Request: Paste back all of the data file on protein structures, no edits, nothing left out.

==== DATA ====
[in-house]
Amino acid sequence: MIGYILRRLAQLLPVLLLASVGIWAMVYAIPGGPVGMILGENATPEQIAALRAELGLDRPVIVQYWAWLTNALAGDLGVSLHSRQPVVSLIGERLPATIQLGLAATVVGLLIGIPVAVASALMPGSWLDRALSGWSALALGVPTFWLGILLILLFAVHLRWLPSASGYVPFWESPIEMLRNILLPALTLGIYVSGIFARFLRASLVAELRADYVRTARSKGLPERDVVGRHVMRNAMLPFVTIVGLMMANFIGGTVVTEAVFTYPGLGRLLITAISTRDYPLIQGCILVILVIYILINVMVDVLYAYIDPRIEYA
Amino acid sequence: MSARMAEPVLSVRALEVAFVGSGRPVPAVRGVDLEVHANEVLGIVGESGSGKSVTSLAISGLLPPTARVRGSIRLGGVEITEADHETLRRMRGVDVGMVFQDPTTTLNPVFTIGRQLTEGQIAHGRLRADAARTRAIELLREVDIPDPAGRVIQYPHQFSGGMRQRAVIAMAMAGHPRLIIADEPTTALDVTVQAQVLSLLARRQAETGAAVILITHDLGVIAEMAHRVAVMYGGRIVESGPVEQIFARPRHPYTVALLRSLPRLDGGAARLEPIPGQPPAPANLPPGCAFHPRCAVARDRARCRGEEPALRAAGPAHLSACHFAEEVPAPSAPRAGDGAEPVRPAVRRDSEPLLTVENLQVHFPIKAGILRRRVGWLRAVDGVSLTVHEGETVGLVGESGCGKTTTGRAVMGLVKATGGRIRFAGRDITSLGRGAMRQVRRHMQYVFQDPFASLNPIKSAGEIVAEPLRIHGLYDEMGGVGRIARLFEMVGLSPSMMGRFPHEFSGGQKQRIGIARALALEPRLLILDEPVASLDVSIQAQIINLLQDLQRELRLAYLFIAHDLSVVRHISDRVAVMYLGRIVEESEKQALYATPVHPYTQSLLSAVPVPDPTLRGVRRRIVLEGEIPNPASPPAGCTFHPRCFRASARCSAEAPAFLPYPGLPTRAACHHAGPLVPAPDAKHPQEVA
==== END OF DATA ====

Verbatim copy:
[in-house]
Amino acid sequence: MIGYILRRLAQLLPVLLLASVGIWAMVYAIPGGPVGMILGENATPEQIAALRAELGLDRPVIVQYWAWLTNALAGDLGVSLHSRQPVVSLIGERLPATIQLGLAATVVGLLIGIPVAVASALMPGSWLDRALSGWSALALGVPTFWLGILLILLFAVHLRWLPSASGYVPFWESPIEMLRNILLPALTLGIYVSGIFARFLRASLVAELRADYVRTARSKGLPERDVVGRHVMRNAMLPFVTIVGLMMANFIGGTVVTEAVFTYPGLGRLLITAISTRDYPLIQGCILVILVIYILINVMVDVLYAYIDPRIEYA
Amino acid sequence: MSARMAEPVLSVRALEVAFVGSGRPVPAVRGVDLEVHANEVLGIVGESGSGKSVTSLAISGLLPPTARVRGSIRLGGVEITEADHETLRRMRGVDVGMVFQDPTTTLNPVFTIGRQLTEGQIAHGRLRADAARTRAIELLREVDIPDPAGRVIQYPHQFSGGMRQRAVIAMAMAGHPRLIIADEPTTALDVTVQAQVLSLLARRQAETGAAVILITHDLGVIAEMAHRVAVMYGGRIVESGPVEQIFARPRHPYTVALLRSLPRLDGGAARLEPIPGQPPAPANLPPGCAFHPRCAVARDRARCRGEEPALRAAGPAHLSACHFAEEVPAPSAPRAGDGAEPVRPAVRRDSEPLLTVENLQVHFPIKAGILRRRVGWLRAVDGVSLTVHEGETVGLVGESGCGKTTTGRAVMGLVKATGGRIRFAGRDITSLGRGAMRQVRRHMQYVFQDPFASLNPIKSAGEIVAEPLRIHGLYDEMGGVGRIARLFEMVGLSPSMMGRFPHEFSGGQKQRIGIARALALEPRLLILDEPVASLDVSIQAQIINLLQDLQRELRLAYLFIAHDLSVVRHISDRVAVMYLGRIVEESEKQALYATPVHPYTQSLLSAVPVPDPTLRGVRRRIVLEGEIPNPASPPAGCTFHPRCFRASARCSAEAPAFLPYPGLPTRAACHHAGPLVPAPDAKHPQEVA